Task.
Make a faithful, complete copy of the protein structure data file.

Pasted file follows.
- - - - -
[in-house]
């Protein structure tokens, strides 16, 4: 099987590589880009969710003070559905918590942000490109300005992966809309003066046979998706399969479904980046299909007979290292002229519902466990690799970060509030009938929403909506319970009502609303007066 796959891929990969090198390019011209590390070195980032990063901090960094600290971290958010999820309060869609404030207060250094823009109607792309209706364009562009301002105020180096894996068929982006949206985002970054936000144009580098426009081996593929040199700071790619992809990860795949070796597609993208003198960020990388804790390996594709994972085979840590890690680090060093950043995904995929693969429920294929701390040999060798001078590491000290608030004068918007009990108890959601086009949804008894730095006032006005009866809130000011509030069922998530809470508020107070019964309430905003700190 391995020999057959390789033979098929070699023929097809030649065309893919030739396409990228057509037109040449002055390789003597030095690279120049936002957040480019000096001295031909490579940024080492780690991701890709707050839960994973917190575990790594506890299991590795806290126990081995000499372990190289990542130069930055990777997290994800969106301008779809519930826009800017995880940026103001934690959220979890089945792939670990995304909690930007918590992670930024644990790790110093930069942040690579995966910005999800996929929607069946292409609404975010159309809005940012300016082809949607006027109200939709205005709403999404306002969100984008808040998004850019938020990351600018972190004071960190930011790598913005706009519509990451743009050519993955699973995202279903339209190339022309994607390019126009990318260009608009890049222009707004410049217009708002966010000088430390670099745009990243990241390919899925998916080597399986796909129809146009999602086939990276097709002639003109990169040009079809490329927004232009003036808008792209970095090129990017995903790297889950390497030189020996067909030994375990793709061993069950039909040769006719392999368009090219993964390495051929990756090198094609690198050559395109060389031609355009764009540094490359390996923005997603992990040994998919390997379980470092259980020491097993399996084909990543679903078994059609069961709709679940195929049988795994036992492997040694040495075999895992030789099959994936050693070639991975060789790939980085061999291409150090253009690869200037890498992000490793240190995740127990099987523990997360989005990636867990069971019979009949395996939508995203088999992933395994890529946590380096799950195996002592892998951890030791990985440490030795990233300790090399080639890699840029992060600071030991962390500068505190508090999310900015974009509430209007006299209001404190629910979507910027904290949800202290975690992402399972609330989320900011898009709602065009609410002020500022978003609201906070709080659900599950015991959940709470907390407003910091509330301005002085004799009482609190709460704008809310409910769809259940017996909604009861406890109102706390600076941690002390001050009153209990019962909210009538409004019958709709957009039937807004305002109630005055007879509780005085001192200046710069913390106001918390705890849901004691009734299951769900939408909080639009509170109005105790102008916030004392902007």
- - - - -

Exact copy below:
[in-house]
């Protein structure tokens, strides 16, 4: 099987590589880009969710003070559905918590942000490109300005992966809309003066046979998706399969479904980046299909007979290292002229519902466990690799970060509030009938929403909506319970009502609303007066 796959891929990969090198390019011209590390070195980032990063901090960094600290971290958010999820309060869609404030207060250094823009109607792309209706364009562009301002105020180096894996068929982006949206985002970054936000144009580098426009081996593929040199700071790619992809990860795949070796597609993208003198960020990388804790390996594709994972085979840590890690680090060093950043995904995929693969429920294929701390040999060798001078590491000290608030004068918007009990108890959601086009949804008894730095006032006005009866809130000011509030069922998530809470508020107070019964309430905003700190 391995020999057959390789033979098929070699023929097809030649065309893919030739396409990228057509037109040449002055390789003597030095690279120049936002957040480019000096001295031909490579940024080492780690991701890709707050839960994973917190575990790594506890299991590795806290126990081995000499372990190289990542130069930055990777997290994800969106301008779809519930826009800017995880940026103001934690959220979890089945792939670990995304909690930007918590992670930024644990790790110093930069942040690579995966910005999800996929929607069946292409609404975010159309809005940012300016082809949607006027109200939709205005709403999404306002969100984008808040998004850019938020990351600018972190004071960190930011790598913005706009519509990451743009050519993955699973995202279903339209190339022309994607390019126009990318260009608009890049222009707004410049217009708002966010000088430390670099745009990243990241390919899925998916080597399986796909129809146009999602086939990276097709002639003109990169040009079809490329927004232009003036808008792209970095090129990017995903790297889950390497030189020996067909030994375990793709061993069950039909040769006719392999368009090219993964390495051929990756090198094609690198050559395109060389031609355009764009540094490359390996923005997603992990040994998919390997379980470092259980020491097993399996084909990543679903078994059609069961709709679940195929049988795994036992492997040694040495075999895992030789099959994936050693070639991975060789790939980085061999291409150090253009690869200037890498992000490793240190995740127990099987523990997360989005990636867990069971019979009949395996939508995203088999992933395994890529946590380096799950195996002592892998951890030791990985440490030795990233300790090399080639890699840029992060600071030991962390500068505190508090999310900015974009509430209007006299209001404190629910979507910027904290949800202290975690992402399972609330989320900011898009709602065009609410002020500022978003609201906070709080659900599950015991959940709470907390407003910091509330301005002085004799009482609190709460704008809310409910769809259940017996909604009861406890109102706390600076941690002390001050009153209990019962909210009538409004019958709709957009039937807004305002109630005055007879509780005085001192200046710069913390106001918390705890849901004691009734299951769900939408909080639009509170109005105790102008916030004392902007």